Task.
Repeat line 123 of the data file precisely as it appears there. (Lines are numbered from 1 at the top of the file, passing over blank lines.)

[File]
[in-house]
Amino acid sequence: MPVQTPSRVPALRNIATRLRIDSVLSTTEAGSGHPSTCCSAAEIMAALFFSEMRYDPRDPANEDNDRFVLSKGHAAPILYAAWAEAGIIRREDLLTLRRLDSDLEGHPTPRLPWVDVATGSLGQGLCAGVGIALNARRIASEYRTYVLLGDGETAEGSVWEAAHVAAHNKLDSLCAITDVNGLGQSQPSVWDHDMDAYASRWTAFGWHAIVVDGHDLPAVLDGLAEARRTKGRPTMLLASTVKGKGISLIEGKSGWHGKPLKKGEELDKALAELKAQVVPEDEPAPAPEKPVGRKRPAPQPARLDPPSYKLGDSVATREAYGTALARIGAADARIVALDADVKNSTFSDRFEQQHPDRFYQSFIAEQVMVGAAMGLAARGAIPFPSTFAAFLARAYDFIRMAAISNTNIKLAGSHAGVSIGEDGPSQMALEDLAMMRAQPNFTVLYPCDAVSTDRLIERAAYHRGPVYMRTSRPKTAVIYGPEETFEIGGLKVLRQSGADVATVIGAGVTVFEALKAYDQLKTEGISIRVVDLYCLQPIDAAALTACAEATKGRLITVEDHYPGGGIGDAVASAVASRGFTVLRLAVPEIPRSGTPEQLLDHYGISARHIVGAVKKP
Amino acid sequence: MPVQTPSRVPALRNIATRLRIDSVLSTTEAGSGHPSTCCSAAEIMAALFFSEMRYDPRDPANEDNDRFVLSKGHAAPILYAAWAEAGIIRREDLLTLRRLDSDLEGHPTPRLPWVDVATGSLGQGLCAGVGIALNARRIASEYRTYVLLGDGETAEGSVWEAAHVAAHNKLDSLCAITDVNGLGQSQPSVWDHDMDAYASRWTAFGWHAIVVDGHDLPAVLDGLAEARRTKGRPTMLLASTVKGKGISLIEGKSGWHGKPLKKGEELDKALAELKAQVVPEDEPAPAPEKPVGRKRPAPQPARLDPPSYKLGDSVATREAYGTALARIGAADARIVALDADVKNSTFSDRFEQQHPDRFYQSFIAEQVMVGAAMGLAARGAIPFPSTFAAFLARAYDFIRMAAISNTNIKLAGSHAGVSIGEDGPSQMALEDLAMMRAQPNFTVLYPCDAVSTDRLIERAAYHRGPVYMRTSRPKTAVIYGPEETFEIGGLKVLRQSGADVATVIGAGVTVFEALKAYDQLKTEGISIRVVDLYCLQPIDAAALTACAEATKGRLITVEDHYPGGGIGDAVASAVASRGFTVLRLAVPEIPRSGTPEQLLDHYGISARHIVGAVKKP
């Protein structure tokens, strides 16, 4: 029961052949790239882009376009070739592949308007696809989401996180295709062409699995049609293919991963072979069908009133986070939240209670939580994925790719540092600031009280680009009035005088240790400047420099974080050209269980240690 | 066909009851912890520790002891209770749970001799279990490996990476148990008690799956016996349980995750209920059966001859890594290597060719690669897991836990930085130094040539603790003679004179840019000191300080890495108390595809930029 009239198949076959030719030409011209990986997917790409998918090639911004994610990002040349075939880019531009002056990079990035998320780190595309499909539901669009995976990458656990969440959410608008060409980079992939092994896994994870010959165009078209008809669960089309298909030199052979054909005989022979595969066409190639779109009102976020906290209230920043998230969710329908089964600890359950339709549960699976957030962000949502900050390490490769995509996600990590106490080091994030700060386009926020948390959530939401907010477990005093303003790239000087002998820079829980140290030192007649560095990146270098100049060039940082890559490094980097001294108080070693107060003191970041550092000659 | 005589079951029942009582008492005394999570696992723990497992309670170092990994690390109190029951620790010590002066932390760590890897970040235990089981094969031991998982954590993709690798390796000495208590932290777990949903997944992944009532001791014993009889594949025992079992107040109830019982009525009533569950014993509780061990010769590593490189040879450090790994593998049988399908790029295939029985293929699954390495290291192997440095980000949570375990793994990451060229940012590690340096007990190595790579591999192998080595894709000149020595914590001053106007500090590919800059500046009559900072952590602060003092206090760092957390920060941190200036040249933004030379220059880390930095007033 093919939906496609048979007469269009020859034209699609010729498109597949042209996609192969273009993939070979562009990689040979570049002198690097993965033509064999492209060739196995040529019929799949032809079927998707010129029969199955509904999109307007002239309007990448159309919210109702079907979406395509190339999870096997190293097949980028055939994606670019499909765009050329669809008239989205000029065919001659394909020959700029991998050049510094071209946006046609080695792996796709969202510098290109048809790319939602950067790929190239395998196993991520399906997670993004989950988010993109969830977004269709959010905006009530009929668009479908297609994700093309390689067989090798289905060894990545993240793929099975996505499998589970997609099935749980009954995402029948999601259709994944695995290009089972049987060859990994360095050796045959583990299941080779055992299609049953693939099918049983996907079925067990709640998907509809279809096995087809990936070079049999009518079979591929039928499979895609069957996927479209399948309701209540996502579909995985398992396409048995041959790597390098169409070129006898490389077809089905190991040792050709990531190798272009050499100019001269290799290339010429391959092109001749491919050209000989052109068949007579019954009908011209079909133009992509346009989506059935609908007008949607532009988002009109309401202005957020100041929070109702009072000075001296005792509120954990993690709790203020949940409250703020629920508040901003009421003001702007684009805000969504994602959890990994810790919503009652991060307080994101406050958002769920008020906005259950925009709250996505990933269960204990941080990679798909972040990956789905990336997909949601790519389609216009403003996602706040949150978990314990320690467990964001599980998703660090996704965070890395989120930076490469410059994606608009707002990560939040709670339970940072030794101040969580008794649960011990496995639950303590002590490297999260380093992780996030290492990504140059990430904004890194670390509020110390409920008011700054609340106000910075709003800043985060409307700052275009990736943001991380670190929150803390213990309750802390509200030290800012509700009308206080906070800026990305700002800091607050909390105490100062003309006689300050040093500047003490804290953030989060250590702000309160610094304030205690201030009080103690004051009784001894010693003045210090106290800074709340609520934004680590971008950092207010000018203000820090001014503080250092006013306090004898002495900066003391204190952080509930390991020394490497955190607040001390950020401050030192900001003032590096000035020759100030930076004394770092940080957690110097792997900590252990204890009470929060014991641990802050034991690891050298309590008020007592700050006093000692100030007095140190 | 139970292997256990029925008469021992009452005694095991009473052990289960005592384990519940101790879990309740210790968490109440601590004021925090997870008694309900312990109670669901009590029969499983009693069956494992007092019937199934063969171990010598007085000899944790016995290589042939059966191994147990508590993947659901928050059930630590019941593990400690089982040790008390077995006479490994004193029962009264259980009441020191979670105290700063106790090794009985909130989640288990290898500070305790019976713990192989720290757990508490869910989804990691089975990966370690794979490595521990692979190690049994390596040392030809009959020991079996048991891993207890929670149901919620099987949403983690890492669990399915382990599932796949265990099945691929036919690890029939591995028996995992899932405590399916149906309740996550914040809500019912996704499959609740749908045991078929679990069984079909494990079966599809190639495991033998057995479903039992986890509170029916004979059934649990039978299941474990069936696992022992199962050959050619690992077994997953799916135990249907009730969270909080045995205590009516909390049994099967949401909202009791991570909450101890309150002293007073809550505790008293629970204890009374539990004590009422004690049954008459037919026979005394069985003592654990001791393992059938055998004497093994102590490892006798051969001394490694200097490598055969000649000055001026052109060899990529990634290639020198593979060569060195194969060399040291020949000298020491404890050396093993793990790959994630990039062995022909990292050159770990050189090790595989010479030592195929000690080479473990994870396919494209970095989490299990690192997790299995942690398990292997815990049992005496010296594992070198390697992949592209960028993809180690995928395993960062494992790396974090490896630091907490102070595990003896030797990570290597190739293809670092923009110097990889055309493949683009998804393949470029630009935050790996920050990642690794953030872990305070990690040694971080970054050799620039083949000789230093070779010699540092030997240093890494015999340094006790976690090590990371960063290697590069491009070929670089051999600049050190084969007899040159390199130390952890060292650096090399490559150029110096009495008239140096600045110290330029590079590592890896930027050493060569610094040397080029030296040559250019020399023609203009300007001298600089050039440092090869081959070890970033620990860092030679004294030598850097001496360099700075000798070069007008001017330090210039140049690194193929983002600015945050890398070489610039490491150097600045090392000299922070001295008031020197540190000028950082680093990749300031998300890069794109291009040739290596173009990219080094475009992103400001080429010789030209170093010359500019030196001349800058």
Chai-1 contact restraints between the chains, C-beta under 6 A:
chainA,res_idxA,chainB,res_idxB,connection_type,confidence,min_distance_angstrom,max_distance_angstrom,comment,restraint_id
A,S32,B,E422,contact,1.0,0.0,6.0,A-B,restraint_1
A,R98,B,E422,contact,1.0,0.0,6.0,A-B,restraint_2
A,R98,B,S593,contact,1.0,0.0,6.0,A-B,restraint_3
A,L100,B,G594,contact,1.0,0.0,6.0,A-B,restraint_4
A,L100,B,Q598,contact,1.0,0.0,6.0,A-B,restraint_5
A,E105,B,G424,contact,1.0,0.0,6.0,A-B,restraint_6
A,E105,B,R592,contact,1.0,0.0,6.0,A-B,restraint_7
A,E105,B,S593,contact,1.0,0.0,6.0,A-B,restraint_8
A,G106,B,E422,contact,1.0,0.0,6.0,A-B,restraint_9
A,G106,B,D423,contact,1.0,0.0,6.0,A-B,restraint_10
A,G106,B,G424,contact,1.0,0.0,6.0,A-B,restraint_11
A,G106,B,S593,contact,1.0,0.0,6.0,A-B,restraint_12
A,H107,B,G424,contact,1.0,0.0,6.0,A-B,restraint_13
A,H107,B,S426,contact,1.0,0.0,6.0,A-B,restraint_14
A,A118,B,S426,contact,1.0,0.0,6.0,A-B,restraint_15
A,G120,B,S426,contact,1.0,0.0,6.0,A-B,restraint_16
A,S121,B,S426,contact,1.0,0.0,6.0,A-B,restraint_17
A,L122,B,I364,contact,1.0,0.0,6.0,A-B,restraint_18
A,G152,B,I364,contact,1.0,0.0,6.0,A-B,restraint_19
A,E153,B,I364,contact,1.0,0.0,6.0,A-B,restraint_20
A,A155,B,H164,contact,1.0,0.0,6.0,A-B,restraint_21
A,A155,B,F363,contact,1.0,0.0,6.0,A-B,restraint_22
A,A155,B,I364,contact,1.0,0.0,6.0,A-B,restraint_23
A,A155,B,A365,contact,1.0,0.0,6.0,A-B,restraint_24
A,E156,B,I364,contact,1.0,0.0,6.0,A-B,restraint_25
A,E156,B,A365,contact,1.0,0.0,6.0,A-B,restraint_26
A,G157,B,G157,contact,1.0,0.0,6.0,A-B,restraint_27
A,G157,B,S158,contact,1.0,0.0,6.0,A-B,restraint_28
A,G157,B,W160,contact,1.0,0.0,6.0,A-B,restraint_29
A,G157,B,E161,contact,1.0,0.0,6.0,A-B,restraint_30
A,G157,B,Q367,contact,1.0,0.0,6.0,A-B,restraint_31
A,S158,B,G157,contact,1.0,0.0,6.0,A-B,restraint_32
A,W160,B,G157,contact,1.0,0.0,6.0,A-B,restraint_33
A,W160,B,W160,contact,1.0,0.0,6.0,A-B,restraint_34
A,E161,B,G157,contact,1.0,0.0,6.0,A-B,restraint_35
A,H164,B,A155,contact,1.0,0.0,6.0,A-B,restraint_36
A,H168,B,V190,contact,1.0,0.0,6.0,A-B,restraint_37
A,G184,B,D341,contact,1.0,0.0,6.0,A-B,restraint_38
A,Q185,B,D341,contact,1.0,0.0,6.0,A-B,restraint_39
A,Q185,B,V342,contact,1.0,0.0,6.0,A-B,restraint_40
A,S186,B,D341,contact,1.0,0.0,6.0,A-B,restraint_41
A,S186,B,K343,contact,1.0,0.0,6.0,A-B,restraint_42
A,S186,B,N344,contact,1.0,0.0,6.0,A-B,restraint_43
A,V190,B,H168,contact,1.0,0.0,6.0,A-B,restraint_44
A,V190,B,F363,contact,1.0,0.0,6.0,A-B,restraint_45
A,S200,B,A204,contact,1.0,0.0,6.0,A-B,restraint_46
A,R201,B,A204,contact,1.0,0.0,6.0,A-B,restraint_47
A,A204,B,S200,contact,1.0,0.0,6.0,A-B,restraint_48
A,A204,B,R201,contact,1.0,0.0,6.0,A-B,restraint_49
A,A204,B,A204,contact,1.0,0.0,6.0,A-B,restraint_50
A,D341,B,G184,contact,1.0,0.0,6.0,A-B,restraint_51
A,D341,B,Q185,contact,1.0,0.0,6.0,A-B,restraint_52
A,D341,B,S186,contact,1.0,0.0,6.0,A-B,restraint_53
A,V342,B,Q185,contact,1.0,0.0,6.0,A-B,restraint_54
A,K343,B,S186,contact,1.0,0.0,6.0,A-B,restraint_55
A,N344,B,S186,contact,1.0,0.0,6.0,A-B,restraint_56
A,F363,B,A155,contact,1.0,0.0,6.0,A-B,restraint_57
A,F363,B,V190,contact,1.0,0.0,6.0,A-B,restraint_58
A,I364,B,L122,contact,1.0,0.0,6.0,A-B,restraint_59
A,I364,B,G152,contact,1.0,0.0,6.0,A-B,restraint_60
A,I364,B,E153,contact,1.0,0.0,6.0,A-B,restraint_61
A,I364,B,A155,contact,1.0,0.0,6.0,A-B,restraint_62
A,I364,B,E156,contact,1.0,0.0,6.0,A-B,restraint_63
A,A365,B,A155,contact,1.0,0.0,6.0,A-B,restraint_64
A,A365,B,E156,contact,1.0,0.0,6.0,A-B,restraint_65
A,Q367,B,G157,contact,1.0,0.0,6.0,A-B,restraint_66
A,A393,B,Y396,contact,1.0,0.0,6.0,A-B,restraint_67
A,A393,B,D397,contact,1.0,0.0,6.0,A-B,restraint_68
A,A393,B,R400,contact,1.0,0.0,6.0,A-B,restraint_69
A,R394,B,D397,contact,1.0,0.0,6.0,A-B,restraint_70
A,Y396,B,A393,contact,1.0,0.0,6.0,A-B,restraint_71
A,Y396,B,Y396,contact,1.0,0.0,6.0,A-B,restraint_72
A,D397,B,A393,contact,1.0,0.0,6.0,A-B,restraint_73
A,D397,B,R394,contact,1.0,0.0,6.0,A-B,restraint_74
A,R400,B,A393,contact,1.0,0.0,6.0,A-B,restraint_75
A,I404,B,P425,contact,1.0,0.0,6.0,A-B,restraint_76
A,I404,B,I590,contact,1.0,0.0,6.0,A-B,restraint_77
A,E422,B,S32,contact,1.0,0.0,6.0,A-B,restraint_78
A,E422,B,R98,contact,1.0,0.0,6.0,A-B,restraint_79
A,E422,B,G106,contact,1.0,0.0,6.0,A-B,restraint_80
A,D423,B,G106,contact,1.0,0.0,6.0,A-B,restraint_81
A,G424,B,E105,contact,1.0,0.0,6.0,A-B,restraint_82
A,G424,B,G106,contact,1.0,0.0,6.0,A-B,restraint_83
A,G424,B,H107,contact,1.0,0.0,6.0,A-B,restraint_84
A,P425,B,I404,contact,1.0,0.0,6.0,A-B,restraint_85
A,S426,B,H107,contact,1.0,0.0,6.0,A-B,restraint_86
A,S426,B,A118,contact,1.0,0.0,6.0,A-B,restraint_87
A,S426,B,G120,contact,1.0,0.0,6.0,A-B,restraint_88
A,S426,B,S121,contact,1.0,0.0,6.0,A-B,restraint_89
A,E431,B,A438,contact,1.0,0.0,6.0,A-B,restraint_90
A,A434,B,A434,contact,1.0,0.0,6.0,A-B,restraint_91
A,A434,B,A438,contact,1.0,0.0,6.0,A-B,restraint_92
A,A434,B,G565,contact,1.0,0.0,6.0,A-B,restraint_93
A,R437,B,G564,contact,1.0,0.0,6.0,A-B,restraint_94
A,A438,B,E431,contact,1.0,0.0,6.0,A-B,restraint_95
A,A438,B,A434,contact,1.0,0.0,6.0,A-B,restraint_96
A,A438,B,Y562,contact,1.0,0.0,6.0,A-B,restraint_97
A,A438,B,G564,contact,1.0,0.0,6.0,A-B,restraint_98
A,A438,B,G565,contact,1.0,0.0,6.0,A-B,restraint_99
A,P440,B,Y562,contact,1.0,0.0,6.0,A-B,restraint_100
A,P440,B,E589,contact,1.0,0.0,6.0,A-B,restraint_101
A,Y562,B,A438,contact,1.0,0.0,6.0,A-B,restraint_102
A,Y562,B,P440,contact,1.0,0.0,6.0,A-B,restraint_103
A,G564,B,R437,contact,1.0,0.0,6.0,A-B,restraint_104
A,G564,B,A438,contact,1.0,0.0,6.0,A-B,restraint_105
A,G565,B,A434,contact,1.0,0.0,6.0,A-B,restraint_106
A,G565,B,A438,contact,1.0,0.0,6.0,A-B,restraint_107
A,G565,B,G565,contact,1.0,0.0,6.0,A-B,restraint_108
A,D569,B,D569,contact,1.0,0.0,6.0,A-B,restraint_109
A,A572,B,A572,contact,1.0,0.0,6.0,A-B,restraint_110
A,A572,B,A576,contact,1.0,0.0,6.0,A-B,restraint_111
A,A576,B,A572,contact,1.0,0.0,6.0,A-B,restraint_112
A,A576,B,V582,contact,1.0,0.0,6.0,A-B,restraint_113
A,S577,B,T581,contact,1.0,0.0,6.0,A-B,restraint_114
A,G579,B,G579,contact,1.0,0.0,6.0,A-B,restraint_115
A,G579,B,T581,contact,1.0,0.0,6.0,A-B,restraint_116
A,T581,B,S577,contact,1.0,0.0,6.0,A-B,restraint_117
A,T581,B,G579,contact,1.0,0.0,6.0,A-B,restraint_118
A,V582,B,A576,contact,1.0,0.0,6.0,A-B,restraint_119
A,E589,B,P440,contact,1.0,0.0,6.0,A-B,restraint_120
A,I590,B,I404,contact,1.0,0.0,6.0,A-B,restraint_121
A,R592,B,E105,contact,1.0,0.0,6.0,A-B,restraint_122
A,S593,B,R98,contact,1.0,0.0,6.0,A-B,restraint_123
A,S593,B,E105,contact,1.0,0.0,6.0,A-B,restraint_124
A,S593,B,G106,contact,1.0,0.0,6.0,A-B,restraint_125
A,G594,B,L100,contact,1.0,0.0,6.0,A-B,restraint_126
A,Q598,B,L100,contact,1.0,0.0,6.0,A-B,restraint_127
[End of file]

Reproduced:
A,T581,B,S577,contact,1.0,0.0,6.0,A-B,restraint_117